Thursday, May 17, 2007

Thinking About the Working Class Again

It just occured to me the other night; I was reading a textbook on "Industrial Relations" and in the chapter on unions, the authors wrote that no matter what school of thought you come from, everyone has to acknowledge that in the relationship between employer and employee, it's not a question of will there be conflict, but when and in what form this conflict will take place. The authors went on to say that in the earlier years of industrial capitalism, in the absence of unions, industrial relations appeared to take the form of naked class warfare. So they were arguing for a view of unions as a means of maintaining industrial peace.

But here's the thing: They mentioned that in those early days, the relationship between capitalists and workers was quite clearly antagonistic and violent. True. And as many historians point out, these battles were not really all that significant to outsiders (unless an important railway or coal-strike started to inconvenience thousands or millions) because many people were still farmers, many people were small producers, and many had renounced the working class to work as "professionals" in administrative occupations.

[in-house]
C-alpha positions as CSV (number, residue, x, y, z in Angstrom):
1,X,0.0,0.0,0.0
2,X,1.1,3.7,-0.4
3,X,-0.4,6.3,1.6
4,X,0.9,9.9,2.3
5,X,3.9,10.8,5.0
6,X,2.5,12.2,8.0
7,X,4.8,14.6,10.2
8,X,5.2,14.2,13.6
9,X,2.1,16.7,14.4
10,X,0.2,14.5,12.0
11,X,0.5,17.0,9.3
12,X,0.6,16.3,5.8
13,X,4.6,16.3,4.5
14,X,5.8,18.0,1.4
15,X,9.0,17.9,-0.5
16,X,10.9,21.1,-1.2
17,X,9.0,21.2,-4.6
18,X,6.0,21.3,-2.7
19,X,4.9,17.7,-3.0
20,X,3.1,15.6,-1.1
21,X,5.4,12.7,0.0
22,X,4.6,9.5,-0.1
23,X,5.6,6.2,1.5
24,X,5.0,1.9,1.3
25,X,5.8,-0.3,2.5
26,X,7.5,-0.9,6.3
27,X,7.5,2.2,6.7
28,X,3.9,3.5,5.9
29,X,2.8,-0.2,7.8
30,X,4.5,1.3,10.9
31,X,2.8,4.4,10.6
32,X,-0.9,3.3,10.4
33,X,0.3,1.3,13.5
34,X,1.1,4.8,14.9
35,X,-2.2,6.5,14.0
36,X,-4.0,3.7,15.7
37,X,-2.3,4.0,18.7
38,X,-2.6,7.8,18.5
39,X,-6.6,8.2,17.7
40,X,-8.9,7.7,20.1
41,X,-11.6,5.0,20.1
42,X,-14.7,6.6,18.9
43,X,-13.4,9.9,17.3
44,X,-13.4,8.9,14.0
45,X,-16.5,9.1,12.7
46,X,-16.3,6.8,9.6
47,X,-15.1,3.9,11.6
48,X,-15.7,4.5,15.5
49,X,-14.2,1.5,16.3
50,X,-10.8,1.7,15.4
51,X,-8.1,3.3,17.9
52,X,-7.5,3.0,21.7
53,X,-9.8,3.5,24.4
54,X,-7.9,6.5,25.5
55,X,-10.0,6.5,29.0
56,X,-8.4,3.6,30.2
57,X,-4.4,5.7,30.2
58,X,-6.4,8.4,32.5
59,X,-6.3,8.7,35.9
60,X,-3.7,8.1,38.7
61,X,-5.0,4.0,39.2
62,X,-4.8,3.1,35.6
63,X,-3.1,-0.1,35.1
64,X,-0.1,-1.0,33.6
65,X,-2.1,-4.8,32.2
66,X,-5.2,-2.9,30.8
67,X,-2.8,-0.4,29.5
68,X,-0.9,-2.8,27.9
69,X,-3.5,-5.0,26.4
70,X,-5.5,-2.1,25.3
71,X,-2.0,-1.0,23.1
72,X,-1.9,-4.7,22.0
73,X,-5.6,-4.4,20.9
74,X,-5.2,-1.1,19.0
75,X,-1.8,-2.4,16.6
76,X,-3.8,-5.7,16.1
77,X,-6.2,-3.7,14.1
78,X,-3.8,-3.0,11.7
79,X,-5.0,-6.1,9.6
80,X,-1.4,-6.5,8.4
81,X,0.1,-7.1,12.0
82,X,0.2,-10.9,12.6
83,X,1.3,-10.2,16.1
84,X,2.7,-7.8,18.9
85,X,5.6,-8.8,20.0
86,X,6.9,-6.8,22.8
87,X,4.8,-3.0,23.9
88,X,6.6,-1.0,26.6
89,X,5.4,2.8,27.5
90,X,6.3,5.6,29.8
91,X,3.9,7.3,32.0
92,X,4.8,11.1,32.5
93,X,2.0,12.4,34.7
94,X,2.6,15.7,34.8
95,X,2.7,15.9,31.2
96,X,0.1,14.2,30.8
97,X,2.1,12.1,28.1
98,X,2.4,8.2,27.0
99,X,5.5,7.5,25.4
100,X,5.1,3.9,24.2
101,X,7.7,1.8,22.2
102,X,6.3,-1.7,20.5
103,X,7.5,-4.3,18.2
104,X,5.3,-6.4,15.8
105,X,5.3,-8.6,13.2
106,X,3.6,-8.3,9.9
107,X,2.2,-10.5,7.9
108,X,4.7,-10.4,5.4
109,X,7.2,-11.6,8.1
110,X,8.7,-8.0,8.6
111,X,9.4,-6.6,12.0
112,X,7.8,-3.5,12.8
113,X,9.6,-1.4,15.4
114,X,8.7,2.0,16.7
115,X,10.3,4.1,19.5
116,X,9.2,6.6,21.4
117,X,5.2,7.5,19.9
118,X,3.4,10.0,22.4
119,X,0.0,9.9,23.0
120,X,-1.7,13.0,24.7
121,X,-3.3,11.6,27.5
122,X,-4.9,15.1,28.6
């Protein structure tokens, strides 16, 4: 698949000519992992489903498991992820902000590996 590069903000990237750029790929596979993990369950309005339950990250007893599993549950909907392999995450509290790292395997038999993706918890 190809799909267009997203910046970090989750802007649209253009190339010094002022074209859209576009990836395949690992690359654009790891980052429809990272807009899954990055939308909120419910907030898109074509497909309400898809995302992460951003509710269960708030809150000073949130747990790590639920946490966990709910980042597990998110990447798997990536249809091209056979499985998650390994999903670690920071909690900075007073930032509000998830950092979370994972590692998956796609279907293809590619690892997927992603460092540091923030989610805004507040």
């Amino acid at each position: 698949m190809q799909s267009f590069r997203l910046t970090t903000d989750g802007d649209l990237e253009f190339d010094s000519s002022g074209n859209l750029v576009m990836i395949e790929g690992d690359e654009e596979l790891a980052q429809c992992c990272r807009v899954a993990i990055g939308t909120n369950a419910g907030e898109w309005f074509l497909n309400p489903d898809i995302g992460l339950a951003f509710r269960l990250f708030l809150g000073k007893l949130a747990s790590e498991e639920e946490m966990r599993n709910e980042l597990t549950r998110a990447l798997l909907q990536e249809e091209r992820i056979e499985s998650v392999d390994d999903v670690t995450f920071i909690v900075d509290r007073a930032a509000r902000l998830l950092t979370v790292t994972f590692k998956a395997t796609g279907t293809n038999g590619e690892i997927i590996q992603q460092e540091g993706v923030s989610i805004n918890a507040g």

But, later, as unionization took hold, and maintained industrial peace to a degree, many of these administrative workers began to unionize themselves. At the same time, small producers and independent farmers shrank continuously as a portion of the working population.

The thing is, we're at a period of de-unionization, and neo-liberalism triumphant, and it seems to me, we're getting closer and closer to a society of raw, economic relationships, the naked use of power to suppress people who work for wages, ... and this time, while most are not "blue-collar" industrial workers in the Western democracies, the vast majority are wage-workers, and this means that when the battle is joined again, there won't be the vast numbers of farmers and small businessmen to dilute the battle, ... to represent another point of view. It will really be workers versus employers and the politicians who serve them.


Anonymous said...

An interesting read is the book, "The Corporation" by a B.C. law professor where he explains the corporation in law is viewed as a person and analyzes said person as a "psychopath." He explores the theory that increased regulation would essentially mean more control over how they operate in terms of their control over employees. Apparently there is a documentary by the same name.

thwap said...

Yeah, I've seen the movie. (You can watch clips of it on YouTube!)

Chomsky is my main source for pointing out the totalitarian nature of corporations.

It's a possibility that the undemocratic, servile nature of the working lives of the majority isn't healthy for democracy, and it isn't helpful for hopes for revolutionary change.